Monajem Hakimijoo, also known as Manny Hakimi, of Beverly Hills, Calif., pleaded guilty on Feb. 13, 2014, in the U.S. District Court for the Central District of California to filing a false federal income tax return for tax year 2007, the Justice Department and Internal Revenue Service (IRS) announced today.
According to court documents, Hakimijoo, a U.S. citizen, and his brother maintained an undeclared bank account in Israel at Mizrahi Bank in the name of Kalamar Enterprises, a Turks and Caicos Islands entity they used to conceal their ownership of the account. Hakimijoo and his brother used the funds in the Kalamar account as collateral for back-to-back loans obtained from the Los Angeles branch of Mizrahi Bank. Although Hakimijoo and his brother claimed the interest paid on the back-to-back loans as a business deduction for federal tax purposes, they failed to report the interest income earned in their undeclared, Israel-based account as income on their tax returns. In total, Hakimijoo failed to report approximately $282,000 in interest income. The highest balance in the Kalamar Enterprises account was approximately $4,030,000.
According to court documents, in March 2013, Hakimijoo was scheduled to be interviewed by Justice Department attorneys and IRS special agents. Prior to the interview, Hakimijoo, through counsel, provided the attorneys and special agents with copies of his amended tax returns for 2004 and 2005. When asked if the amended tax returns had been filed with the IRS, Hakimijoo indicated that the returns had been filed. Shortly thereafter, the IRS determined there was no record of the amended returns being filed with the IRS. When Hakimijoo was asked to provide copies of cancelled checks to prove that the taxes reflected on the amended returns had been paid, none were provided.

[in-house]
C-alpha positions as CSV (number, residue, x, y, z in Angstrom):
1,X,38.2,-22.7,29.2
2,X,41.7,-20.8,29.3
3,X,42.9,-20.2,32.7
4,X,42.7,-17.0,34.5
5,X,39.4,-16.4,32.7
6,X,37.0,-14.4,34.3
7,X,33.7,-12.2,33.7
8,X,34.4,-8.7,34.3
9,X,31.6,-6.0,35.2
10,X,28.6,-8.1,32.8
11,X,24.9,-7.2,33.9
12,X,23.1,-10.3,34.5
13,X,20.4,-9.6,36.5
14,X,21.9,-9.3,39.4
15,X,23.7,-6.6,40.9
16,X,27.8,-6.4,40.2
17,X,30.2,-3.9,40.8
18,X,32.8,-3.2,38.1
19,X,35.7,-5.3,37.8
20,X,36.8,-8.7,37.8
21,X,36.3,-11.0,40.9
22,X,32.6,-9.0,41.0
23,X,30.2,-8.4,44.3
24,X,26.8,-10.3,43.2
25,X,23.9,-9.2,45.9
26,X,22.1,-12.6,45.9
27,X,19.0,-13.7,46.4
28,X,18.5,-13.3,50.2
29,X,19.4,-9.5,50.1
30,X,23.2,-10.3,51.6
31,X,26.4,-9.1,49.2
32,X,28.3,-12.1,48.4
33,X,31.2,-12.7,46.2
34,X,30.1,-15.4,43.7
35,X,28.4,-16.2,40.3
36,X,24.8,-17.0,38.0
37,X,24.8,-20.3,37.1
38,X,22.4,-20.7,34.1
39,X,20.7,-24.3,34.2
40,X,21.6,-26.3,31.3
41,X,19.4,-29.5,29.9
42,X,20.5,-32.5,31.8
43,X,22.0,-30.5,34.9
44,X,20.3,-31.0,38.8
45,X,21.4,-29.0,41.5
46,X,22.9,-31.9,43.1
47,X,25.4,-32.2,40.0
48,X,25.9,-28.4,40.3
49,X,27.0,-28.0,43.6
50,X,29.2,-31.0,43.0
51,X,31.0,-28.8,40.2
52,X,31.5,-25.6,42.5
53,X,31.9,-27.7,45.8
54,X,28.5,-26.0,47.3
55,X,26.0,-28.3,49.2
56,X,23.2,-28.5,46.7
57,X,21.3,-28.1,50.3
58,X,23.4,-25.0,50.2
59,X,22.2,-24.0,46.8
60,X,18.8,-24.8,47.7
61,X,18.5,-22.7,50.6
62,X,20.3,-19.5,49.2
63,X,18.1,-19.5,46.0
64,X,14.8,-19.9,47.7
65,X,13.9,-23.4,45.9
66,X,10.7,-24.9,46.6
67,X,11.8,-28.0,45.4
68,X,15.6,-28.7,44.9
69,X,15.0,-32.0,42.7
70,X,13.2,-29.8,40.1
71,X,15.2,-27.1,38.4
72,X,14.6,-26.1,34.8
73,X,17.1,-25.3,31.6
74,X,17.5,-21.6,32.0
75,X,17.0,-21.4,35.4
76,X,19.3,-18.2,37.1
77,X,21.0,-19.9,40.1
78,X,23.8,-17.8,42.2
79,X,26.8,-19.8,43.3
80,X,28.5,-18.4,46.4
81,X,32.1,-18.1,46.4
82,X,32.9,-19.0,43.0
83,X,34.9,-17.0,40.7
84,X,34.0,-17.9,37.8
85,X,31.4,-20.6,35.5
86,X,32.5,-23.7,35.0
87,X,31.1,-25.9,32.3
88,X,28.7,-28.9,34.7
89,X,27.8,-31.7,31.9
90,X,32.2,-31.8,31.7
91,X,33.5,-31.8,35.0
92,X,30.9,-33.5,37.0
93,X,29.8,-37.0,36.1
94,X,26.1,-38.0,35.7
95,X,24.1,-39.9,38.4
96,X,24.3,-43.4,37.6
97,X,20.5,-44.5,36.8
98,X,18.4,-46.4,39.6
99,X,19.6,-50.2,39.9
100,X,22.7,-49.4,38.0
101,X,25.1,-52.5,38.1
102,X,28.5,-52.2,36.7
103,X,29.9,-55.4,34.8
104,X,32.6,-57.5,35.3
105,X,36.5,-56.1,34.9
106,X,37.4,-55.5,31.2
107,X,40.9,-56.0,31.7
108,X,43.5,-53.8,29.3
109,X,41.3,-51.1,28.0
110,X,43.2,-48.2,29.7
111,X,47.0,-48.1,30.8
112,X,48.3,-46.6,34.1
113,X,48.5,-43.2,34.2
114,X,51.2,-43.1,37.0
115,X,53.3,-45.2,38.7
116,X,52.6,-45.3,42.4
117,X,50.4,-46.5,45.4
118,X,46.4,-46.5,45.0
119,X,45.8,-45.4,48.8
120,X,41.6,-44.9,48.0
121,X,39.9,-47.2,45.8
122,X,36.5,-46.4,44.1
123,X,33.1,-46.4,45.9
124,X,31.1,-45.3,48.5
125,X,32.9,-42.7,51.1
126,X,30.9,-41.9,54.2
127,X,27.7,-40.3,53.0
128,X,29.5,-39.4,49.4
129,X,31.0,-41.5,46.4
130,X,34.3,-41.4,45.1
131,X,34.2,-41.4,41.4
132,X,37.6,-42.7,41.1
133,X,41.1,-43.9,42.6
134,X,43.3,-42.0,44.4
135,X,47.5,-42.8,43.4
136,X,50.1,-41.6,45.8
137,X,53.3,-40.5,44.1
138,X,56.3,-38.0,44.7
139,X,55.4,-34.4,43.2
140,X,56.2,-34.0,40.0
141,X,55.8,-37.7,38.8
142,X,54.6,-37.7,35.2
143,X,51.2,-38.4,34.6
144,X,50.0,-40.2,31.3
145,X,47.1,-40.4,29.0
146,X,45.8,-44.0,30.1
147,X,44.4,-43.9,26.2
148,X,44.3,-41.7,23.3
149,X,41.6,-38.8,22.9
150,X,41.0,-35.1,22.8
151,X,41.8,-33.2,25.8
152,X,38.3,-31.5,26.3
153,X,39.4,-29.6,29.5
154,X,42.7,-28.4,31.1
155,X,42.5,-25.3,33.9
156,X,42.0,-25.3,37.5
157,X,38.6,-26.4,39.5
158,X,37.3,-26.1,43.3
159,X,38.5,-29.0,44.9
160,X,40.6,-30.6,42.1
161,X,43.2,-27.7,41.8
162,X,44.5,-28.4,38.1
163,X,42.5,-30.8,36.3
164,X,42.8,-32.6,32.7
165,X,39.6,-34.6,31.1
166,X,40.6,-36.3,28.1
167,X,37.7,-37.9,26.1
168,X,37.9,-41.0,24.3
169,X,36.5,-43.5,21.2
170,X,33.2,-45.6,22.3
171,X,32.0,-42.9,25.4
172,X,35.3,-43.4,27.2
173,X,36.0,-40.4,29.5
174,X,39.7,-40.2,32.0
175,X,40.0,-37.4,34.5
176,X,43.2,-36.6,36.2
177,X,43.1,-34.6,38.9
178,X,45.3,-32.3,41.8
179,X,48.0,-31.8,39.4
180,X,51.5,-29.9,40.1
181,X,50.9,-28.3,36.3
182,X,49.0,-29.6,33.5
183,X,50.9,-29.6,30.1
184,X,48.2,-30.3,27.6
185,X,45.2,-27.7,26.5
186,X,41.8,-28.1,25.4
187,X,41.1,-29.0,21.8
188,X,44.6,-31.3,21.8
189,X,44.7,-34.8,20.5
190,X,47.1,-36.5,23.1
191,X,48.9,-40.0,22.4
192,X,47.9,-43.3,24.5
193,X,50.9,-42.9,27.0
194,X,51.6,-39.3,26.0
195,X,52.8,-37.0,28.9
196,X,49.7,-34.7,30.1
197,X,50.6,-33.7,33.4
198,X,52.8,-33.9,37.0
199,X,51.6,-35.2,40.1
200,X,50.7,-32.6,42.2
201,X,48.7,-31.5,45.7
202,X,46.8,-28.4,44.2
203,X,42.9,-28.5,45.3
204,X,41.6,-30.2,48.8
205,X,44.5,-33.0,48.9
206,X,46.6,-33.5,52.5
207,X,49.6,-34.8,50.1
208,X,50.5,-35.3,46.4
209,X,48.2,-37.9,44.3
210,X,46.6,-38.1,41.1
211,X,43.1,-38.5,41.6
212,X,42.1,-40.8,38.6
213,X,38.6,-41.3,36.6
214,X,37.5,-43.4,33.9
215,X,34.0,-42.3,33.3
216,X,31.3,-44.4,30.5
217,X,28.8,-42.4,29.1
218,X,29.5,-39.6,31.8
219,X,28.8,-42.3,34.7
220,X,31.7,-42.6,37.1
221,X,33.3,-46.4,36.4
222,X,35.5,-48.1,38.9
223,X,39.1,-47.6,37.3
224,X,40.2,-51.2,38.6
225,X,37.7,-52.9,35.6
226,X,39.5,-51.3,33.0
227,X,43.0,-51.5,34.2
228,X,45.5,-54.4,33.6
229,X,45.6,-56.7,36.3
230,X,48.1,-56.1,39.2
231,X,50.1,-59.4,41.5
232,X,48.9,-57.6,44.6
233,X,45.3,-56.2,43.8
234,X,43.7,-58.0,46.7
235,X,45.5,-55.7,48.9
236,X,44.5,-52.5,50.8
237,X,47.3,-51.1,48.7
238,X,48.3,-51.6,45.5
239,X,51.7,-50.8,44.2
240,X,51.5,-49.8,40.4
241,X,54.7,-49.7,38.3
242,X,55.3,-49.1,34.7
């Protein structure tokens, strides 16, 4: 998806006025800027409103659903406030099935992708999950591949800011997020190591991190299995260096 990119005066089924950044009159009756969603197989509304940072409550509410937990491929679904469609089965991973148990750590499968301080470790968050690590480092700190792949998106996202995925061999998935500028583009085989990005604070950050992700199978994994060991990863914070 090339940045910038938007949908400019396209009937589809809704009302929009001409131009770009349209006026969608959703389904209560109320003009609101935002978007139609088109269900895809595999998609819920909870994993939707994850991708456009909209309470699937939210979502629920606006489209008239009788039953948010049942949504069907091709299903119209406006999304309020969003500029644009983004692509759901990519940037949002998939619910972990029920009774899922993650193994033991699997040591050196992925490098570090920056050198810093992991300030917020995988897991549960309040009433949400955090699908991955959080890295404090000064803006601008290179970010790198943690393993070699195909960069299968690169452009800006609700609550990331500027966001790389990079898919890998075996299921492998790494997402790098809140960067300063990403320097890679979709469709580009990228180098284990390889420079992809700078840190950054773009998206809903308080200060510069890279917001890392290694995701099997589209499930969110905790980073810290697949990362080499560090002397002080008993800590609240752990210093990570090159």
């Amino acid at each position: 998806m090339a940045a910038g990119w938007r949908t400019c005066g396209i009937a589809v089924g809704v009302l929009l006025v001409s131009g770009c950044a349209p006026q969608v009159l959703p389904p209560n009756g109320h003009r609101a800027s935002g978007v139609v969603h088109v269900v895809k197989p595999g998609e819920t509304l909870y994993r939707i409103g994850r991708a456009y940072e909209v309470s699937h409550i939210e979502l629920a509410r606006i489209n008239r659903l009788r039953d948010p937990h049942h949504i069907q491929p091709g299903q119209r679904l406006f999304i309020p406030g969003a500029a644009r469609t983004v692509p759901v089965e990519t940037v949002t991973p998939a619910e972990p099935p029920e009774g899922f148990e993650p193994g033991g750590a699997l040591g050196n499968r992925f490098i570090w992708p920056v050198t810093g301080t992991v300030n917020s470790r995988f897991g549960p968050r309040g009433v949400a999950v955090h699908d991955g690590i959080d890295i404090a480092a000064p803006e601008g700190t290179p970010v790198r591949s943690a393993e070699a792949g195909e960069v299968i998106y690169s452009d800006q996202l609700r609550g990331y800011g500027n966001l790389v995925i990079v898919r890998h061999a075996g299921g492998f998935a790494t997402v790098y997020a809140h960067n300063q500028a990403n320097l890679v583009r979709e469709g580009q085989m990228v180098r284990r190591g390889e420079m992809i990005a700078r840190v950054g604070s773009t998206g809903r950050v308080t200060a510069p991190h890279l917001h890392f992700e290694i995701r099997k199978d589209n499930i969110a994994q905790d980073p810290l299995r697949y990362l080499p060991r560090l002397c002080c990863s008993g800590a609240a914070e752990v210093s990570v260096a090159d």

Hakimijoo is the latest in a series of defendants charged in the U.S. District Court for the Central District of California with concealing undeclared bank accounts in Israel that were used to obtain back-to-back loans in the United States.
U.S. citizens and residents who have an interest in, or other authority over, a financial account in a foreign country with assets in excess of $10,000 are required to disclose the existence of such account on Schedule B, Part III, of their individual income tax returns. They must also file a Report of Foreign Bank and Financial Reports with the U.S. Treasury disclosing the aforementioned financial account(s).
Hakimijoo will be sentenced on April 28, 2014, and faces a statutory maximum prison term of three years and a maximum fine of $250,000. In addition, Hakimijoo has agreed to pay a civil penalty to the IRS in the amount of 50 percent of the highest balance of his one-half interest in the Kalamar account.
Assistant Attorney General Kathryn Keneally of the Tax Division and U.S. Attorney André Birotte Jr. for the Central District of California thanked special agents of IRS-Criminal Investigation, who investigated the cases, Senior Litigation Counsel John E. Sullivan and Assistant Chief Elizabeth C. Hadden for the Tax Division, who prosecuted the cases, and Assistant U.S. Attorney Sandra A. Brown of the U.S. Attorney’s Office, who assisted with the prosecutions.